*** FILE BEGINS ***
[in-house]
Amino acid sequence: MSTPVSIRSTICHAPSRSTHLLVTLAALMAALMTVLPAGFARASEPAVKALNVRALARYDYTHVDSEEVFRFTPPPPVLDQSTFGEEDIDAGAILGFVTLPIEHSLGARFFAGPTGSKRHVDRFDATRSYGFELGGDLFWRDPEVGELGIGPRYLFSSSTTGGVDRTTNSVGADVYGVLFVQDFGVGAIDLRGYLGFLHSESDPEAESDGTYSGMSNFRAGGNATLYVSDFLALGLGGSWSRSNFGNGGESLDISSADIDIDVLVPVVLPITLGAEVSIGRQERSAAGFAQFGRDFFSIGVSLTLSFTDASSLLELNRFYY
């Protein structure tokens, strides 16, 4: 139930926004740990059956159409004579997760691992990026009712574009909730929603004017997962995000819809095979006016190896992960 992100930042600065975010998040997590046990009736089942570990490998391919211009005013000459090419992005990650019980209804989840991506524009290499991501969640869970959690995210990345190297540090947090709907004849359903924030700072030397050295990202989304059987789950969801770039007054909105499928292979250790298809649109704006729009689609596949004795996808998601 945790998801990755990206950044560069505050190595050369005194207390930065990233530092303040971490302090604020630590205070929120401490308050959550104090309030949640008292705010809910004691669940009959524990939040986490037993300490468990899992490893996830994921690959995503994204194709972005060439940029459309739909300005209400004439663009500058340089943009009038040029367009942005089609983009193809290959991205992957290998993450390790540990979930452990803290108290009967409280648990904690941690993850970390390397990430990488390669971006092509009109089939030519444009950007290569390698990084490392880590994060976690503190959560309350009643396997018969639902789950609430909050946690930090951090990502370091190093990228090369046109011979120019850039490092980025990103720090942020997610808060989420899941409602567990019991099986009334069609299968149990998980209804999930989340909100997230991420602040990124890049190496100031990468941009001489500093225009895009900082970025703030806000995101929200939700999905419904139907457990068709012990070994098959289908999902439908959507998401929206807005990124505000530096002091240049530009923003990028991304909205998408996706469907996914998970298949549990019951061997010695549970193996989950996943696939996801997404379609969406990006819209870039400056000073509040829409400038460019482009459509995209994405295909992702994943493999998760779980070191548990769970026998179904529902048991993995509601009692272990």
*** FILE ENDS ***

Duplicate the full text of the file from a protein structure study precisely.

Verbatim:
[in-house]
Amino acid sequence: MSTPVSIRSTICHAPSRSTHLLVTLAALMAALMTVLPAGFARASEPAVKALNVRALARYDYTHVDSEEVFRFTPPPPVLDQSTFGEEDIDAGAILGFVTLPIEHSLGARFFAGPTGSKRHVDRFDATRSYGFELGGDLFWRDPEVGELGIGPRYLFSSSTTGGVDRTTNSVGADVYGVLFVQDFGVGAIDLRGYLGFLHSESDPEAESDGTYSGMSNFRAGGNATLYVSDFLALGLGGSWSRSNFGNGGESLDISSADIDIDVLVPVVLPITLGAEVSIGRQERSAAGFAQFGRDFFSIGVSLTLSFTDASSLLELNRFYY
């Protein structure tokens, strides 16, 4: 139930926004740990059956159409004579997760691992990026009712574009909730929603004017997962995000819809095979006016190896992960 992100930042600065975010998040997590046990009736089942570990490998391919211009005013000459090419992005990650019980209804989840991506524009290499991501969640869970959690995210990345190297540090947090709907004849359903924030700072030397050295990202989304059987789950969801770039007054909105499928292979250790298809649109704006729009689609596949004795996808998601 945790998801990755990206950044560069505050190595050369005194207390930065990233530092303040971490302090604020630590205070929120401490308050959550104090309030949640008292705010809910004691669940009959524990939040986490037993300490468990899992490893996830994921690959995503994204194709972005060439940029459309739909300005209400004439663009500058340089943009009038040029367009942005089609983009193809290959991205992957290998993450390790540990979930452990803290108290009967409280648990904690941690993850970390390397990430990488390669971006092509009109089939030519444009950007290569390698990084490392880590994060976690503190959560309350009643396997018969639902789950609430909050946690930090951090990502370091190093990228090369046109011979120019850039490092980025990103720090942020997610808060989420899941409602567990019991099986009334069609299968149990998980209804999930989340909100997230991420602040990124890049190496100031990468941009001489500093225009895009900082970025703030806000995101929200939700999905419904139907457990068709012990070994098959289908999902439908959507998401929206807005990124505000530096002091240049530009923003990028991304909205998408996706469907996914998970298949549990019951061997010695549970193996989950996943696939996801997404379609969406990006819209870039400056000073509040829409400038460019482009459509995209994405295909992702994943493999998760779980070191548990769970026998179904529902048991993995509601009692272990």